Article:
Last Sunday we began our series in the story of Joseph. Its a very long story by biblical standards, some 14 chapters from Genesis 37 to 50. And being a long story, it carries a lot of explanatory power about life and relationship, endurance and hope and reconciliation. Do you like long stories? My wife Susan tells me she doesn’t exactly like starting a story because everything is unfamiliar. But once begun, if its a particularly good story, she doesn’t want it to end. What she really likes is living in the middle, and the bigger the story the longer the middle. The story of Joseph has a long middle.
The Bible is a story of stories. Perhaps this is the basic power of the Bible, its real gift to us. While we expect to hear commandments, and maybe a little poetry and wisdom, what we are actually given in Scripture is an endlessly fascinating storied world, a world where connections can be made, a world of meaning.
In his 1999 Massey lectures, The Triumph of Narrative, Robert Fulford talks about how we humans need stories in order to live. Story is the way we see the world, make connections, understand meaning. A woman turns a corner one day, says Fulford, and meets a man she has never met before. They fall in love, get married, and in two years they have children. In twenty more years those children are adults walking around on the earth, adults that would not have existed if that seemingly chance encounter had not occurred. And so we tell stories, Fulford says. We look for patterns, plots and meanings; we want to understand what it is we are part of.
Now, aside from the fact that a few of you of are wondering where that corner is, Fulford’s point should not be missed: life requires a narrative of explanation. When there is a large piece of our life that doesn’t make sense, or just sticks out like an awkward appendage, we are restless until we understand how it fits into the whole. And that is because each of us believes, in our deepest sense of things, that we are part of a story and that this story is going somewhere. To say such a thing is actually to take a position of faith about the world: “I had always felt life first as a story: and if there is a story there is a story-teller” [GK Chesterton, Orthodoxy].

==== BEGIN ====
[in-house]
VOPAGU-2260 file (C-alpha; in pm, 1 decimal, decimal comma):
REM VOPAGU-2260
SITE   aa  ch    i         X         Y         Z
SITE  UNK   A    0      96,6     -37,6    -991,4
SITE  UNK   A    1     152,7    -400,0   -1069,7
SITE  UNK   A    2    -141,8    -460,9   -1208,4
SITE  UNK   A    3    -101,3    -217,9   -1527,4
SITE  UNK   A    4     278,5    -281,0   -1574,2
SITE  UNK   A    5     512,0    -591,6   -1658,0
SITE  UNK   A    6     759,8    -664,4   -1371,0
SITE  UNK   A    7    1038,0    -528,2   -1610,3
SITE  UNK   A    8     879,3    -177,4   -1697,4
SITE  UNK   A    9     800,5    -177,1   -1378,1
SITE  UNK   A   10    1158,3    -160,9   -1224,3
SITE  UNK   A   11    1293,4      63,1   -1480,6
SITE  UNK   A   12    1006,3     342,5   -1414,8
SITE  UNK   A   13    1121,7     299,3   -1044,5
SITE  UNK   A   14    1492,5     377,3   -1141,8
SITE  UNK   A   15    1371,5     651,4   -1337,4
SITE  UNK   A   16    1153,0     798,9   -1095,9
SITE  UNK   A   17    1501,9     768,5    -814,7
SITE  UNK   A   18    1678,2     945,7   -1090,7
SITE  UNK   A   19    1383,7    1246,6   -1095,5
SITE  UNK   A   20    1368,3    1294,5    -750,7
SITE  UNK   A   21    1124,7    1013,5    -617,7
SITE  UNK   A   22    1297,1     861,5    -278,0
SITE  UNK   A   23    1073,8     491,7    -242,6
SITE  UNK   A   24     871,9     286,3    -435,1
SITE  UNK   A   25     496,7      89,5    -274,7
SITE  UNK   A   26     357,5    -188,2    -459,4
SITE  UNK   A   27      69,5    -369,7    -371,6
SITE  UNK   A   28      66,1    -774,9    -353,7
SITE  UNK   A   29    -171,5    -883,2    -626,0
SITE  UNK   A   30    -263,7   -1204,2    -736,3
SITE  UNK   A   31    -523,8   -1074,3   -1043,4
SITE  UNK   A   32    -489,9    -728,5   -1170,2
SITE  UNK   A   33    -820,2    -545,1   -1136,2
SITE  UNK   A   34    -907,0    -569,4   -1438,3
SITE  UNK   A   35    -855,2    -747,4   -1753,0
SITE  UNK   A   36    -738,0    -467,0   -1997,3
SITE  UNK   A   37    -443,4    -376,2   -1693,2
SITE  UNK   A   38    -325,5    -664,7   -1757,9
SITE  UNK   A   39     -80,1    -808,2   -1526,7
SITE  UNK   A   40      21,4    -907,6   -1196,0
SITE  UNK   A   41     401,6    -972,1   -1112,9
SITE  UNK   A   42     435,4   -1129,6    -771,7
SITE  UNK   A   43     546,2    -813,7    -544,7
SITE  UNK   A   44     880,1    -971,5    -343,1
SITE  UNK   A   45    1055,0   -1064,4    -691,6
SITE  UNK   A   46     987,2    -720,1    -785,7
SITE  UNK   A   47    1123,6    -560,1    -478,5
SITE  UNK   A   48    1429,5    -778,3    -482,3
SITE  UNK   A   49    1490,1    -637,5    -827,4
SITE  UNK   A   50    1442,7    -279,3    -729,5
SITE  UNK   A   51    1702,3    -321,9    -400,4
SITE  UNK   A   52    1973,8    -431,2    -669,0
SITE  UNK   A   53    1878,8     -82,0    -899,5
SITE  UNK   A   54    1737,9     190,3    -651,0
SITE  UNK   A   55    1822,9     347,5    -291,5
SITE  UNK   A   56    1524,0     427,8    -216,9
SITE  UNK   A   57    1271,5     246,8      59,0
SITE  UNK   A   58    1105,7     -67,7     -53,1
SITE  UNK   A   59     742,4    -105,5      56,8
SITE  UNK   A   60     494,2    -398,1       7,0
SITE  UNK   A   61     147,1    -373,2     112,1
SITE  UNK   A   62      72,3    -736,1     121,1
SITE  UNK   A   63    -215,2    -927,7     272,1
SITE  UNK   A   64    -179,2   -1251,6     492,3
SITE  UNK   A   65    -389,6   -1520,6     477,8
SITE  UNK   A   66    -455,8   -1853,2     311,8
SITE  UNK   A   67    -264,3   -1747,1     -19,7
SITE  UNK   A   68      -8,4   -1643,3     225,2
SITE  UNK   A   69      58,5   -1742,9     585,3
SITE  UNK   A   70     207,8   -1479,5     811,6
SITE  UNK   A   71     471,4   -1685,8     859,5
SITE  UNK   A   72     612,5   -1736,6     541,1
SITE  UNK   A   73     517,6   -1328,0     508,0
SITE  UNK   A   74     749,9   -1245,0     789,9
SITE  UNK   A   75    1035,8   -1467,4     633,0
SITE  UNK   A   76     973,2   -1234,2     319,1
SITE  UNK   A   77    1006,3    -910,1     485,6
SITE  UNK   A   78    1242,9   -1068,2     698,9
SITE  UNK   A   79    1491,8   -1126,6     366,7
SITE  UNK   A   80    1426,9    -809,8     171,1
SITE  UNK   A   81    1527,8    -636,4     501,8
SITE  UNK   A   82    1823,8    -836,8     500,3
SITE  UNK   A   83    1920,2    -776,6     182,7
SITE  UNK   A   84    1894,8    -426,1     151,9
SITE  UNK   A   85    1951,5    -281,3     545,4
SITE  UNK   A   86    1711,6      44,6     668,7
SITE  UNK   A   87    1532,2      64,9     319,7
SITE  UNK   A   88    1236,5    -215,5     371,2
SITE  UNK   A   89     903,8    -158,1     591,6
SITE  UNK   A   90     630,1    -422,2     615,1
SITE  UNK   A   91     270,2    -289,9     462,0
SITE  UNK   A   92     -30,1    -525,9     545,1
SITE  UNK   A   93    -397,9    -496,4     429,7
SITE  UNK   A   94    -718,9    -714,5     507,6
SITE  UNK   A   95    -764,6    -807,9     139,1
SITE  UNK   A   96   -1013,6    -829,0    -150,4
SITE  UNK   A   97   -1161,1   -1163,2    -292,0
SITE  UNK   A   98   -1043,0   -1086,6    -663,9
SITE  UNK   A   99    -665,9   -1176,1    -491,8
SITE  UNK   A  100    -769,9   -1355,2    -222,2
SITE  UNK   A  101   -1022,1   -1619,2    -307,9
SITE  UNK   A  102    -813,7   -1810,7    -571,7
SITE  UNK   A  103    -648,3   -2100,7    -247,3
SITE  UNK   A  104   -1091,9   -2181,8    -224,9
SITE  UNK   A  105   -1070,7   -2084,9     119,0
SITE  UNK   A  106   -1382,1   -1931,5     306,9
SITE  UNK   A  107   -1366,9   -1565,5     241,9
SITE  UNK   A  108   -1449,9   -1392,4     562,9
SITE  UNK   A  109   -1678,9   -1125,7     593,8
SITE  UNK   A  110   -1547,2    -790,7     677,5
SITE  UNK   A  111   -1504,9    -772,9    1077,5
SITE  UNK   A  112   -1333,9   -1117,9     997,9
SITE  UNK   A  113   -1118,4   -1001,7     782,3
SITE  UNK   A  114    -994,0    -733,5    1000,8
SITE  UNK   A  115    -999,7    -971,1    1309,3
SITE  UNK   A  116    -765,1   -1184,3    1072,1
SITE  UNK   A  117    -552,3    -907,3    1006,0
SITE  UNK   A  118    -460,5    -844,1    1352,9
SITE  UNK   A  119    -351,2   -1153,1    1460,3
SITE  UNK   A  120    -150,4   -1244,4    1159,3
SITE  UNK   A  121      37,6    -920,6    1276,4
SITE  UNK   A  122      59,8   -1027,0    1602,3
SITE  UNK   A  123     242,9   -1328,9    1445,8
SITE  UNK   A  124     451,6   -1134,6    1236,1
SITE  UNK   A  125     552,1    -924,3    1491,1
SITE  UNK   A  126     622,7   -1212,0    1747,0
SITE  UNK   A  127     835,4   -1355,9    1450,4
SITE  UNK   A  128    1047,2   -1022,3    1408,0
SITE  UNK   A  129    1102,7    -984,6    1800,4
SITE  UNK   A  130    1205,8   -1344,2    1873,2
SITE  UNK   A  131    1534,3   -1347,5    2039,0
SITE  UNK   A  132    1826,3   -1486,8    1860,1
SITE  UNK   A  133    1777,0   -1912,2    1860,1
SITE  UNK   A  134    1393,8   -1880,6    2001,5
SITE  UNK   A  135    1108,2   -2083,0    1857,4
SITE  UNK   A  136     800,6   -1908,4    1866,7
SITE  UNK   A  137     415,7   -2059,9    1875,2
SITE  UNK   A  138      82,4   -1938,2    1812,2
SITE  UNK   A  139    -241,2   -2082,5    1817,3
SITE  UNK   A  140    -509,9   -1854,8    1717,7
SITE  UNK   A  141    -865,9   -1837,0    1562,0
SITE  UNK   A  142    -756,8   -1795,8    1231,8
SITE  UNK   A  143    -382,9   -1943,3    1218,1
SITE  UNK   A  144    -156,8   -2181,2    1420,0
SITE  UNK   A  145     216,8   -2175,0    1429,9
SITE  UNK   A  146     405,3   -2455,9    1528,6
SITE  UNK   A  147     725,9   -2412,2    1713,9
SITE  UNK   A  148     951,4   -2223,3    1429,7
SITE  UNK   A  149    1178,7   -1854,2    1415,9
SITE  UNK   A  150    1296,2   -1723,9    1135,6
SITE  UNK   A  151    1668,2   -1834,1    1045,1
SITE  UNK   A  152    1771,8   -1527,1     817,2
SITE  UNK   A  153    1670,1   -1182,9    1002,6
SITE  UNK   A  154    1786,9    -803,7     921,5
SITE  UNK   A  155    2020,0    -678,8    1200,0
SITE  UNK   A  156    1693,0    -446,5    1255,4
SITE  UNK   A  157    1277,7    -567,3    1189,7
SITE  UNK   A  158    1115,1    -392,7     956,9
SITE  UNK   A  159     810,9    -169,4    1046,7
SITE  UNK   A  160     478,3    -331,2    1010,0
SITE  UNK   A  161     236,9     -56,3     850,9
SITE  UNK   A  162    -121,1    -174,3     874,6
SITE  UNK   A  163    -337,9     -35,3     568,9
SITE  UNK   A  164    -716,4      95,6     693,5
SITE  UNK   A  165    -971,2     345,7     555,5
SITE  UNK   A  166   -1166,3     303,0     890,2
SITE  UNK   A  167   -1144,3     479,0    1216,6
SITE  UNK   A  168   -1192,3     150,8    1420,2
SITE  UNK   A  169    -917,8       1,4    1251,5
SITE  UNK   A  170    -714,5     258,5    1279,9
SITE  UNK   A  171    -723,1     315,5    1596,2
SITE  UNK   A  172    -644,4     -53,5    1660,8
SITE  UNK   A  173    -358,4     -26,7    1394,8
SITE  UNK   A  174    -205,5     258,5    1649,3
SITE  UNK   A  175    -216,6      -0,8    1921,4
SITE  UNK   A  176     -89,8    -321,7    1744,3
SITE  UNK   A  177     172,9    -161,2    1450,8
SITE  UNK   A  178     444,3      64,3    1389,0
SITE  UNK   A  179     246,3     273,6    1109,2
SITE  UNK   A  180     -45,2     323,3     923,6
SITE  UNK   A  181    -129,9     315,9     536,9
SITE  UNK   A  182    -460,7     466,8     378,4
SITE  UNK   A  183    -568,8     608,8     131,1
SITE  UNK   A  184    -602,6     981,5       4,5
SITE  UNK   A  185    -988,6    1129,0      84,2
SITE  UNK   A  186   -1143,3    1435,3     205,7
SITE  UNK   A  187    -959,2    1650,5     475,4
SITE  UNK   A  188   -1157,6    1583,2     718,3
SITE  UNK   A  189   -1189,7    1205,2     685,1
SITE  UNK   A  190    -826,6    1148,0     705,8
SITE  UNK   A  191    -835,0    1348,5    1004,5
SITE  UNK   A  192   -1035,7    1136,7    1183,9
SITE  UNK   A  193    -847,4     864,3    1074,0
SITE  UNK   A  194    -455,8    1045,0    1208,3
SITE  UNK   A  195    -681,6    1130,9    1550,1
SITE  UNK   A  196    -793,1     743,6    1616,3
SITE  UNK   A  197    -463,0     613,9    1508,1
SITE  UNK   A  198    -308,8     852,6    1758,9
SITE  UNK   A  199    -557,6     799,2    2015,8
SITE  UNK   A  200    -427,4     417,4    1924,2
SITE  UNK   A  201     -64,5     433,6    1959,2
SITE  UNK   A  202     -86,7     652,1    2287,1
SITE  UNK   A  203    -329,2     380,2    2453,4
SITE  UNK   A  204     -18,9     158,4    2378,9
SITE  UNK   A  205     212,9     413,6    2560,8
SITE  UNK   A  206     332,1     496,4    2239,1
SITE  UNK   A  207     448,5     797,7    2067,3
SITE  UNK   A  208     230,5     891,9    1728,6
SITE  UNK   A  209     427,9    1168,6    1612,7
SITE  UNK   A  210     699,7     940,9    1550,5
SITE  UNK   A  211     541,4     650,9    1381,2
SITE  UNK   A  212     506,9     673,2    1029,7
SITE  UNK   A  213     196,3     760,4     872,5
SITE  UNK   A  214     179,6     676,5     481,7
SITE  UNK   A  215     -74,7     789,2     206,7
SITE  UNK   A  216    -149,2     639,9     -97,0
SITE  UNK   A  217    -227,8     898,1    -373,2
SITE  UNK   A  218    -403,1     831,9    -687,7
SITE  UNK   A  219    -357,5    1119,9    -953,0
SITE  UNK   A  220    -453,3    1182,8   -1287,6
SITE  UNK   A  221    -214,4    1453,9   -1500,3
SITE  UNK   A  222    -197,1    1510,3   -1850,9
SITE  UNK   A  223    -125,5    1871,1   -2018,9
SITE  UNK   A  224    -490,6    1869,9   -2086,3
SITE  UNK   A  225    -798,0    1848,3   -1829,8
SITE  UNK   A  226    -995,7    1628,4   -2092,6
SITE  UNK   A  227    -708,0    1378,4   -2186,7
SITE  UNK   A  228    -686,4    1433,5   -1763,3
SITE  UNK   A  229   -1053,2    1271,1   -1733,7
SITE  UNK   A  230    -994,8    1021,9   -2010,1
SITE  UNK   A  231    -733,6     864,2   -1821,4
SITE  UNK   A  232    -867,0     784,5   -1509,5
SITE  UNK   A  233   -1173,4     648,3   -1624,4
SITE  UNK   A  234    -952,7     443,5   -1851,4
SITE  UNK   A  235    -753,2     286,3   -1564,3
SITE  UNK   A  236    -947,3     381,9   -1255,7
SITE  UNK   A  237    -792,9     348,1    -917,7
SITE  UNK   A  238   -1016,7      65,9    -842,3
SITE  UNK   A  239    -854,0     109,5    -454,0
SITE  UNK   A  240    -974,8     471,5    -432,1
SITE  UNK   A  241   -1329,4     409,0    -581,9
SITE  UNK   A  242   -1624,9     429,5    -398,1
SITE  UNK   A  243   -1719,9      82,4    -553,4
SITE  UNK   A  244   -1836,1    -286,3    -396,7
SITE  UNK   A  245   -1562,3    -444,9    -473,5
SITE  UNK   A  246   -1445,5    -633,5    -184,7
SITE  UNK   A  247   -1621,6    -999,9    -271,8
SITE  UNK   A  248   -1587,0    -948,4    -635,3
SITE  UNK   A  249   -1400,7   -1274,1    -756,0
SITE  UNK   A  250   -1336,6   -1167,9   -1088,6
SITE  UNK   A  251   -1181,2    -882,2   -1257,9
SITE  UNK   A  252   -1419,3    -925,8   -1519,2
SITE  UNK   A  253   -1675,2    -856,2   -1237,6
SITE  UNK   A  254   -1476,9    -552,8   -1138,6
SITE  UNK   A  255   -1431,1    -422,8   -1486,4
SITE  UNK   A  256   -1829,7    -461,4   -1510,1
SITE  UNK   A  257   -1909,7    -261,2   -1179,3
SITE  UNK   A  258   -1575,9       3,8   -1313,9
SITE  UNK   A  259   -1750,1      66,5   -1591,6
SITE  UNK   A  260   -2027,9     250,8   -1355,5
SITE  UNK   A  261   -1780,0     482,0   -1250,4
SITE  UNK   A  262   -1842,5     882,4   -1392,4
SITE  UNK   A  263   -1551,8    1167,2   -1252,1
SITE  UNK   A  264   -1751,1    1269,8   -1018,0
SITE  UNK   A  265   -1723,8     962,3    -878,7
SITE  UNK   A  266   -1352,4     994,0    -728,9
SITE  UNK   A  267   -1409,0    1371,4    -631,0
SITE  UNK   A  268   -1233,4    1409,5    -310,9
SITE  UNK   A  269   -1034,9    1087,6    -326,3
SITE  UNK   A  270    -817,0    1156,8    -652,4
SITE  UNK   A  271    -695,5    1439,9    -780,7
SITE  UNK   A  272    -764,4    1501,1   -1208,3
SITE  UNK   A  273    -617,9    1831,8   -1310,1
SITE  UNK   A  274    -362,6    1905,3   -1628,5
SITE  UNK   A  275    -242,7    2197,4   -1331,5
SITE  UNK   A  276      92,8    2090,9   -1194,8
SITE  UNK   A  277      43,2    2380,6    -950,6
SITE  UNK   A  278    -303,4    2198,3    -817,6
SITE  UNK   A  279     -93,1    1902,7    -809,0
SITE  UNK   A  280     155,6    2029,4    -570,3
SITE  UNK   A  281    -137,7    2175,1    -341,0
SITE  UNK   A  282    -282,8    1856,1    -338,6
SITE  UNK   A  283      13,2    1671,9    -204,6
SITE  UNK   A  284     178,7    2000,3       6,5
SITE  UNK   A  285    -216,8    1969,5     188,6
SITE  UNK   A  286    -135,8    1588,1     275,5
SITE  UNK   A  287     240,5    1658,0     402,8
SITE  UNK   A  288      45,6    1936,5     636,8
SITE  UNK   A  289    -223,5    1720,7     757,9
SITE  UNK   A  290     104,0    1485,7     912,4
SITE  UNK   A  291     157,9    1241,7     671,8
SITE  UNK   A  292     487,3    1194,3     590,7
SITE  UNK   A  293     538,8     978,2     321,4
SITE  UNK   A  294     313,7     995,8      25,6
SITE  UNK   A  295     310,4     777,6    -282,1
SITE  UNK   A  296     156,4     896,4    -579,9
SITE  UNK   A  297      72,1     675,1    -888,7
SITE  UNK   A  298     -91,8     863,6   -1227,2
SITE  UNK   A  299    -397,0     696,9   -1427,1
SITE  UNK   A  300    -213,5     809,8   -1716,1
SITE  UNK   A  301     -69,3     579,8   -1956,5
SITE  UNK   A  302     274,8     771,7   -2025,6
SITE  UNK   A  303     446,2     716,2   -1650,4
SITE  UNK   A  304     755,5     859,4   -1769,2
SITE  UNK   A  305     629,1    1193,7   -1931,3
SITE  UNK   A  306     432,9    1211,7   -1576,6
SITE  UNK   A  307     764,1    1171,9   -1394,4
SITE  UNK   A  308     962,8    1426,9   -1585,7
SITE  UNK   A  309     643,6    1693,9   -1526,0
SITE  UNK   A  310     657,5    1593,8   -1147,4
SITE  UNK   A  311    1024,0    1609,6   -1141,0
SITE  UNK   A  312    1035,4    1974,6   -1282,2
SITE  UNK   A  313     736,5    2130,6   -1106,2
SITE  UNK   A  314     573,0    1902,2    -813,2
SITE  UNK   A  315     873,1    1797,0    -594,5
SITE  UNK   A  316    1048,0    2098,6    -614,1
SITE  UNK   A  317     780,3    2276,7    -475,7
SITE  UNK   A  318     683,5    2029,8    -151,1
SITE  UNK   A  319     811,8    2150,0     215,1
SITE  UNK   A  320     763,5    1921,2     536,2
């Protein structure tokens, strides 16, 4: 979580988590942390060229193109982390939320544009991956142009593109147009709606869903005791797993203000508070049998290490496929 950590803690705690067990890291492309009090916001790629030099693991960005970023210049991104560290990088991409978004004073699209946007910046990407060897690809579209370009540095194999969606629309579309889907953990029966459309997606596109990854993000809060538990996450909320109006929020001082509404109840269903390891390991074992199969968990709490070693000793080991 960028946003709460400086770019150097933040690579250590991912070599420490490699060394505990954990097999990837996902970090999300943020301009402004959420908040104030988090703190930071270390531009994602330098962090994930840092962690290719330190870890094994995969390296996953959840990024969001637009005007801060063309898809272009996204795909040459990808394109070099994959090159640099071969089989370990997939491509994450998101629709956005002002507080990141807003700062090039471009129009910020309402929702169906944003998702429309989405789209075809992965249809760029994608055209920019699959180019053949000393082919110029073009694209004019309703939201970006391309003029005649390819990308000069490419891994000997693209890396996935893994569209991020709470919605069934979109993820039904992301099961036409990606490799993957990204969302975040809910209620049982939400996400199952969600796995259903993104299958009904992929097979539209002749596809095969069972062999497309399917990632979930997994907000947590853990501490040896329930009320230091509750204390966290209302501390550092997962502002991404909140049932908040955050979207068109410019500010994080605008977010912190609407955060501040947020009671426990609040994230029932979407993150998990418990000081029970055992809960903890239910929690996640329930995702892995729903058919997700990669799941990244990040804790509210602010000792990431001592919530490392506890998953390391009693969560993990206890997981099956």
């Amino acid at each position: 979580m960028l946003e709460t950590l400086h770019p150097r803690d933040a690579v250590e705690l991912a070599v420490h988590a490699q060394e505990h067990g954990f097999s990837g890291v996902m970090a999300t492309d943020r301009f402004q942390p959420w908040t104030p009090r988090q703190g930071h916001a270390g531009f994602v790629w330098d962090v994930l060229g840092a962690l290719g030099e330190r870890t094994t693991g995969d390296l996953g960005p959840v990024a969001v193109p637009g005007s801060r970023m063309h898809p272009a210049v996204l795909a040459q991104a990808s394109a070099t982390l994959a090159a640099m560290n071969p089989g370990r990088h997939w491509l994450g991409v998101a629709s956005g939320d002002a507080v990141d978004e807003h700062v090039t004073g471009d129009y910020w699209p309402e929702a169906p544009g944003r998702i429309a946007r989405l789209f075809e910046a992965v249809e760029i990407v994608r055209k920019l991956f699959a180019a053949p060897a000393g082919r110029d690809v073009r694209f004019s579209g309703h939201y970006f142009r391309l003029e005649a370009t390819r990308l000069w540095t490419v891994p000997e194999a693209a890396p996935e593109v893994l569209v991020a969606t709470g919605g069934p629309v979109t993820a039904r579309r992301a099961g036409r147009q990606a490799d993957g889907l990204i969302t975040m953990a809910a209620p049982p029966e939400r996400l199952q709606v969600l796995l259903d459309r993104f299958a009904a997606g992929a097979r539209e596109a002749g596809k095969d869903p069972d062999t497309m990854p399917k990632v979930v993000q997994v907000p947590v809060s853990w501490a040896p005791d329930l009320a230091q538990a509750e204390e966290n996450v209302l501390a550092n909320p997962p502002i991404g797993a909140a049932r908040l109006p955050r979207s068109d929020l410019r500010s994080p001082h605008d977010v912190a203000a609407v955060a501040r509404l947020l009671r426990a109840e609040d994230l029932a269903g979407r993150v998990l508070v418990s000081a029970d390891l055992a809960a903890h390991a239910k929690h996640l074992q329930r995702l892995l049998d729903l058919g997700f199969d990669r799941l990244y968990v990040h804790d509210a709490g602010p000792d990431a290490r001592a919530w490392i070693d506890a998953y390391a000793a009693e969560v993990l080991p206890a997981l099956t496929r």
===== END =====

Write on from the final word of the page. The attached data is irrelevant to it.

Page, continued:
I used to try to slip in a really pointless story for my daughters at supper. “Guess what happened to me today”, I would say. I would proceed to wander all over the place, stopping at red lights, parking my car, walking, opening doors, but never getting anywhere. Then they would say “Dad! What’s the point! Your story has to have a point! Why did you bother telling us that?!”
I have said it a lot, especially in conversation: I may not know the meaning of everything in my life, but I do know that everything in my life has meaning. It is this confidence in meaning, this belief that what we are part of is not random circumstance but guided by the hand of God, that gives me hope. As you read the Joseph story for yourself, look for this sense of meaning, this thread of hopefulness. Pay attention to the idea that this story has a point.
J.M. Barrie’s classic story Peter Pan carries one poignant moment worth repeating. At one point Peter describes himself as a lost boy, one of the company of lost boys who don’t know their parents and who refuse to grow up. He describes himself as someone who doesn’t know any stories. In a conversation with Wendy, he admits this: “You see I don’t know any stories. None of the lost boys know any stories.” Wendy responds: “How perfectly awful!”
If you don’t know any stories with meaning, stories that carry truth about the world and the way it works, about God and his plans, then you are living without a sense of who you are, where you are, and what all of the moments in your life could possibly mean. Instead of meanings, you are left with mere happenings, and thats not a story.
Do you know any good stories? Are you part of one? Join us in our contemplations on the story of Joseph.